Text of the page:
Those of you who post your writing anywhere on the Internet really need to read the latest post at the Writer Beware blog. Ms. Crispin makes two very good points, in my opinion. I have been a member of several on-line critique sites, but about eighteen months ago I stopped posting any of my serious work on the Internet for the very reasons mentioned in the blog:
One: By posting your work on the Internet, you can use up its first publication rights.
Copyright and first publication rights are two different things. You always own the copyright to your work (unless you specifically grant/sell it to someone else). What publishers want to purchase are its first publication rights. If you can't offer that--if you can only offer reprint rights--you're going to be out a big bunch of dough.
Second: Many writing/critique sites are (mostly) the blind leading the blind.
I find this to be true as well. At the sites I have participated in, I have always found a handful of members whose opinions I value, members whose critiques appear to be based on a real and working knowledge of fiction and poetry. A handful of members. Meaning I don't have to take my shoes off to count them. The majority of the members, however, seem to lack this knowledge and although sincere in their desire to help others improve, they have little of substance to offer. (OK, let the hate mail begin.) That said, I do think it is important to consider any and all critiques you receive on your writing, even if they are offered by someone who doesn't know much. There may still be one little kernal of truth, one little nugget of observation, one little...Ok, you get the picture...that makes you see your story or poem in a new and interesting way.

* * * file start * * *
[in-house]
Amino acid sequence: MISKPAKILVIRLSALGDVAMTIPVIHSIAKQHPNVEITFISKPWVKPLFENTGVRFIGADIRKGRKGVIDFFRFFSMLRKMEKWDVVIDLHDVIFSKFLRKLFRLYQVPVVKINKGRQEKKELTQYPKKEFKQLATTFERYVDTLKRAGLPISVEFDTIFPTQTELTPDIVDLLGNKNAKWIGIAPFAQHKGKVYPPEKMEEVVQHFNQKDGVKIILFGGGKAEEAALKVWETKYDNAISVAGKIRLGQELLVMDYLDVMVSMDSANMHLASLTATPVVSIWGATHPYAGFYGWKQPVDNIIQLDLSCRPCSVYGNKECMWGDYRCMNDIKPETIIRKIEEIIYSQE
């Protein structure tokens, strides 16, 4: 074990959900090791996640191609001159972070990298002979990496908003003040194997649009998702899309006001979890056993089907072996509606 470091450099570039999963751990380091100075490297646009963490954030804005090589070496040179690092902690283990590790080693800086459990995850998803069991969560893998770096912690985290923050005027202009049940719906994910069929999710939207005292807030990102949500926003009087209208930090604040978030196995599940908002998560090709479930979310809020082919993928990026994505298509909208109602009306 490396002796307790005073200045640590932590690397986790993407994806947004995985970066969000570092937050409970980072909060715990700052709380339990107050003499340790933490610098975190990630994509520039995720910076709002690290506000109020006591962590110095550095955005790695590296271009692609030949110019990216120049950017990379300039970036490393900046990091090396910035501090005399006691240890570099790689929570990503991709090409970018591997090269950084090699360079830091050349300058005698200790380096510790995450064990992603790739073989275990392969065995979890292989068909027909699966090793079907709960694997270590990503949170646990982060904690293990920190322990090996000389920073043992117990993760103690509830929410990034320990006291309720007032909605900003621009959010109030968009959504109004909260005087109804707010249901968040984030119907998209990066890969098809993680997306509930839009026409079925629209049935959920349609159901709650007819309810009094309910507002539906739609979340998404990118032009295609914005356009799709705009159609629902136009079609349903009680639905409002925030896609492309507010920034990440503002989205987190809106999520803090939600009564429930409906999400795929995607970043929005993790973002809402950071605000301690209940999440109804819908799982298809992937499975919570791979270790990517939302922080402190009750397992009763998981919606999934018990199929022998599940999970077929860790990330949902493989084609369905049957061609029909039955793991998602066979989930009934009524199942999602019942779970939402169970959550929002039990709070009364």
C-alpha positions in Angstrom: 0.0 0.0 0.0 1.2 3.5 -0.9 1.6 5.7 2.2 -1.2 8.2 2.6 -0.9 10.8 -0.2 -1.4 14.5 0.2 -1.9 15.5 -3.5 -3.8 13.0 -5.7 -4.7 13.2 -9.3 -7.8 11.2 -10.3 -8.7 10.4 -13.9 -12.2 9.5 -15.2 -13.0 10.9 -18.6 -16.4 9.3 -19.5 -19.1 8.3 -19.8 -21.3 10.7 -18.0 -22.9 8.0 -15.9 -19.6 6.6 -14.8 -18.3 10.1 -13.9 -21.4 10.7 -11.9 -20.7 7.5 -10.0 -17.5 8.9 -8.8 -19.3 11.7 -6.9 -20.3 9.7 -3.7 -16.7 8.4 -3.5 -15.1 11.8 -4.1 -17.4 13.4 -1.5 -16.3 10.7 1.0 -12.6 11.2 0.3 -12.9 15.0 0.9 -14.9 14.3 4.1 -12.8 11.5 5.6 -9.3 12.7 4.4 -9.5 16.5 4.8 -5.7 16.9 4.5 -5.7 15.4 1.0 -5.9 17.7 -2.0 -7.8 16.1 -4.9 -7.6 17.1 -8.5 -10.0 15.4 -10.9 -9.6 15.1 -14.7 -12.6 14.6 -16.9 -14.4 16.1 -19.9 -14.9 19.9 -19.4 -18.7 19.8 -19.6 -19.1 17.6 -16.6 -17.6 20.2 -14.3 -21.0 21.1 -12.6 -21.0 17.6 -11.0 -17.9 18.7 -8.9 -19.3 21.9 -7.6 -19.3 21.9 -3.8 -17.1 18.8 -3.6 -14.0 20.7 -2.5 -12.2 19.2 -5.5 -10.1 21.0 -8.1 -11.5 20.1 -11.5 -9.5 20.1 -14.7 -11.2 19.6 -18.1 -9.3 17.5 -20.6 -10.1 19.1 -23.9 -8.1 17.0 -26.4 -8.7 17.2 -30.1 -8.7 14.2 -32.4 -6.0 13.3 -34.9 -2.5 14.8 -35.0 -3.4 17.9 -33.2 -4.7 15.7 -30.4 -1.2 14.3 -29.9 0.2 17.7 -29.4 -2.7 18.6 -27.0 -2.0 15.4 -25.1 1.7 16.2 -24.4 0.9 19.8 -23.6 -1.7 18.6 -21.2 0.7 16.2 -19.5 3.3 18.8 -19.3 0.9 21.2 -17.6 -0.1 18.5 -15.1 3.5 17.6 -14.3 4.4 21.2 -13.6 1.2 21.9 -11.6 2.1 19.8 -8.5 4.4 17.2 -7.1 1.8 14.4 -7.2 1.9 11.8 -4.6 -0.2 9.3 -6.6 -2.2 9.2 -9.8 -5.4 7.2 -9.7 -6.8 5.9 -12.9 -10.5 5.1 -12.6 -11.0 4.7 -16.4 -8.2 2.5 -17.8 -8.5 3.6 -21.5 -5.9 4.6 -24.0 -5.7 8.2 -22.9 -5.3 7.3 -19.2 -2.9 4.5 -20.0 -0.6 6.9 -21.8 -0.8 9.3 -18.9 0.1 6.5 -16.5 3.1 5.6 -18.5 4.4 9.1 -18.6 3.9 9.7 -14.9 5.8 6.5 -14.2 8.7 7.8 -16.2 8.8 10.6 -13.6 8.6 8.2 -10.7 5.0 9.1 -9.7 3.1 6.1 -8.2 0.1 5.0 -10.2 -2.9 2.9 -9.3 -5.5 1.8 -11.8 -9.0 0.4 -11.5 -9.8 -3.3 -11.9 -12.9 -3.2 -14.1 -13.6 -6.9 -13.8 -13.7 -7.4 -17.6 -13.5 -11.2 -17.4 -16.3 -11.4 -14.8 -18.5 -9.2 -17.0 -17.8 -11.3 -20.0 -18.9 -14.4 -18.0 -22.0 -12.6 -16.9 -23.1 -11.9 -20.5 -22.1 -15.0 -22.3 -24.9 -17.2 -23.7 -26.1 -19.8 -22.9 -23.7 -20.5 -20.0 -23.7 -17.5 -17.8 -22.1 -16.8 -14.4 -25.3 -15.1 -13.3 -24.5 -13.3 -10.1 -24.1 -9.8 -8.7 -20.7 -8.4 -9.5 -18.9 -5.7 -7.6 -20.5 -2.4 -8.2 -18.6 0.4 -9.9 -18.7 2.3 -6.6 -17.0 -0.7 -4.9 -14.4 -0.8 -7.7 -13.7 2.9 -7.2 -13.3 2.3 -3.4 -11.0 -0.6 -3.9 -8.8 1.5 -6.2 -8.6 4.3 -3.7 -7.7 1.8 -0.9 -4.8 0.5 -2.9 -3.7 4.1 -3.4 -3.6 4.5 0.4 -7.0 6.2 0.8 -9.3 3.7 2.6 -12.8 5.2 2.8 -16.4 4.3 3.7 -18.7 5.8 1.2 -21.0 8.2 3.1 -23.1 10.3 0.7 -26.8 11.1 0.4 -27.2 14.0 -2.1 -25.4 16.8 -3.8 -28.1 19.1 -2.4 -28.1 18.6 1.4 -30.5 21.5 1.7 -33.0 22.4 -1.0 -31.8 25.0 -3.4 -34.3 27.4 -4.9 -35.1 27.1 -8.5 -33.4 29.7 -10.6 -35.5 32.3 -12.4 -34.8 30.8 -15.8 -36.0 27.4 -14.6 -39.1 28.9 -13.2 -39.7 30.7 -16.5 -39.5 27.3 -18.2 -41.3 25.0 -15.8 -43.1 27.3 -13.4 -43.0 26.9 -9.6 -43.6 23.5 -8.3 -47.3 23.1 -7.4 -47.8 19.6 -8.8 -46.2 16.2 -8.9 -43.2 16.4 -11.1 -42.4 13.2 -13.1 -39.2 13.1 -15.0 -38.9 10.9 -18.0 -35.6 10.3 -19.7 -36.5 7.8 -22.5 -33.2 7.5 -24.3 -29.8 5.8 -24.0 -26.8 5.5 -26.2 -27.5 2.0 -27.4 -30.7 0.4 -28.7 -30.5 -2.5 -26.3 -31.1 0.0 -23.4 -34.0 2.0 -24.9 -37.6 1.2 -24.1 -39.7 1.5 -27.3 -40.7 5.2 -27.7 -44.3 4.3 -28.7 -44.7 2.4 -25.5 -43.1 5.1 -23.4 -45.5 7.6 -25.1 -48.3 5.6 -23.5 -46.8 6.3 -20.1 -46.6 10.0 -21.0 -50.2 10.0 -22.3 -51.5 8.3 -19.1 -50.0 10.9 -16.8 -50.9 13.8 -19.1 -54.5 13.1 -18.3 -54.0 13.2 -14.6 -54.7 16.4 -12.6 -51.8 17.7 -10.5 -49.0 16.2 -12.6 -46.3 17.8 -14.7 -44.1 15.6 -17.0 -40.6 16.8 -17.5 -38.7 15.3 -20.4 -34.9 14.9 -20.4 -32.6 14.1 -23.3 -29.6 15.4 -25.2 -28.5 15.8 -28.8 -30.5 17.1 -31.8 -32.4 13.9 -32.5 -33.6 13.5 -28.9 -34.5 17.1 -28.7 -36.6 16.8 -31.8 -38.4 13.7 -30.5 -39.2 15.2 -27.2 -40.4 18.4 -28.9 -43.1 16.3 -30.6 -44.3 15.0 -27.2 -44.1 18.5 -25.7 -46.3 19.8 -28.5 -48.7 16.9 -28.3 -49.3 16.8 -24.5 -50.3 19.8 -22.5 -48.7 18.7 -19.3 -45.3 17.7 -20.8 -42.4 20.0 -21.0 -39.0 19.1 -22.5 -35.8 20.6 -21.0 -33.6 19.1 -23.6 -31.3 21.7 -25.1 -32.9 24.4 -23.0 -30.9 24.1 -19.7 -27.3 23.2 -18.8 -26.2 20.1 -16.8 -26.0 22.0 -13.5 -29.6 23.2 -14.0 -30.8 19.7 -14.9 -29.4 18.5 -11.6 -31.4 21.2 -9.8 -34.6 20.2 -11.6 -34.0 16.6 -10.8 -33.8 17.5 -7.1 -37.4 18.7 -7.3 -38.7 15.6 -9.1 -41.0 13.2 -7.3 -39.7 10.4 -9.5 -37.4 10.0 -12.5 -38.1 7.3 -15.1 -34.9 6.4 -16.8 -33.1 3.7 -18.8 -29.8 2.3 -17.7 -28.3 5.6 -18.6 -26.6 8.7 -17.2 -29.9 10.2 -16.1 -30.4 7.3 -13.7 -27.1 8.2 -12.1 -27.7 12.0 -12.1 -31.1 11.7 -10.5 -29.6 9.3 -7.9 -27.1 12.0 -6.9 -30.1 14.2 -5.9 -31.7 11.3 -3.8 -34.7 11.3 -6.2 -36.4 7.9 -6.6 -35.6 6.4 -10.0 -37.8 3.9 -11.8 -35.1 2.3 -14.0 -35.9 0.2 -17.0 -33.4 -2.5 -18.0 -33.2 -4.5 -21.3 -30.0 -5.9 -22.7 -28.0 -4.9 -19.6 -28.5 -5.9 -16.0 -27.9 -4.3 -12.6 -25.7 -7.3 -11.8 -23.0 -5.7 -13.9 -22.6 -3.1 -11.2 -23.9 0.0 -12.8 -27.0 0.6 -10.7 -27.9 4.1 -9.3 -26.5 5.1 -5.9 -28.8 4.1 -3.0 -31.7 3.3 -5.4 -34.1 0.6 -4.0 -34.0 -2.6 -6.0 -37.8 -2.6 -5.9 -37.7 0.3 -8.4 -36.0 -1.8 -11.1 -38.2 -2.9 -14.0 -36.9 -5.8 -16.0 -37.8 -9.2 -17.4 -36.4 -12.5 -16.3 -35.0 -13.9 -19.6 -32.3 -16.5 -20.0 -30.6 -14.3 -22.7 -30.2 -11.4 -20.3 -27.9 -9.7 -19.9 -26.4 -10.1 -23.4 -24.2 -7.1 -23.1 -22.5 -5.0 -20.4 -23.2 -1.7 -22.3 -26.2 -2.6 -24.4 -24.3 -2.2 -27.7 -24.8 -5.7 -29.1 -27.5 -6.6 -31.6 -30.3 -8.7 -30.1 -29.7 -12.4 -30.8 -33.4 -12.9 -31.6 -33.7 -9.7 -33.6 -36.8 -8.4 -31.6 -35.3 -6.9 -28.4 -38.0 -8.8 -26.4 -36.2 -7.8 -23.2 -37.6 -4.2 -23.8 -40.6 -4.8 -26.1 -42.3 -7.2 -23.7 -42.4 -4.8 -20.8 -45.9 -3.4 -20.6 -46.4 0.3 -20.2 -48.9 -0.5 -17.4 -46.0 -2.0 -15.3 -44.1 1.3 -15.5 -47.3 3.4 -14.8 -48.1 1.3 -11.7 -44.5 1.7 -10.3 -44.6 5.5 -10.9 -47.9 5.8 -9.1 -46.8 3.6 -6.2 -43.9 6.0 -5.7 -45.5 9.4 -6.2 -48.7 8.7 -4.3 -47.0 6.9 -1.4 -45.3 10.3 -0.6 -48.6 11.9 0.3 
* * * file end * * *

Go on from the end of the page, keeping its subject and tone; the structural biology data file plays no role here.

And now a mini rant. At one site, a few critiquees who didn't like my comments blasted back with, "Well, you haven't posted any of your work for me to read, so your comments are worthless." Arrghh. My blood pressure rises just writing that. The sheer stupidity of that statement is amazing. News for those people: if you can't discern the worth of someone's critique of your writing just by the critique, then you have a long, long, LONG, LONG, LONG, LONG way to go before you are writing at a professional level.
Writing and critiquing are two distinct--although related--skills. I believe that, as we learn to critique others better, our own writing skills can become sharper. We learn to see weaknesses (characterization, plot, POV, narrative, etc.) in the work of others, and then we can apply that knowledge to our own writing.
However, that also means that to become better writers, we need to learn to distance ourselves from our writing. We need to be able to look at writing objectively. I know through experience that I need to let at least a week pass between the writing of a story and the editing. During that week, I gain some emotional and intellectual distance from it, so that I can look at it with fresh eyes.
/end rant. off soap box....